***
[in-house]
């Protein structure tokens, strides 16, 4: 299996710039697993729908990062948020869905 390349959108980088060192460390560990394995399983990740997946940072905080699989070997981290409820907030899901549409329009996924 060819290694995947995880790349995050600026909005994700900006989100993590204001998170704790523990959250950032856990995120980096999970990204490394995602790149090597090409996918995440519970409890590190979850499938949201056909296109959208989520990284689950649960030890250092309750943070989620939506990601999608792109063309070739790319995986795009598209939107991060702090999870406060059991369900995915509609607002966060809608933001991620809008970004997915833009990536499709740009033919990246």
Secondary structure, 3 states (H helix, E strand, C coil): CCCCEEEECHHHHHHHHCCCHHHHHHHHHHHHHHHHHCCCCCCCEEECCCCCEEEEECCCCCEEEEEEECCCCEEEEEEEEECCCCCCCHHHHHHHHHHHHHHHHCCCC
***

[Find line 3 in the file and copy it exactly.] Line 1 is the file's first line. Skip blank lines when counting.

Secondary structure, 3 states (H helix, E strand, C coil): CCCCEEEECHHHHHHHHCCCHHHHHHHHHHHHHHHHHCCCCCCCEEECCCCCEEEEECCCCCEEEEEEECCCCEEEEEEEEECCCCCCCHHHHHHHHHHHHHHHHCCCC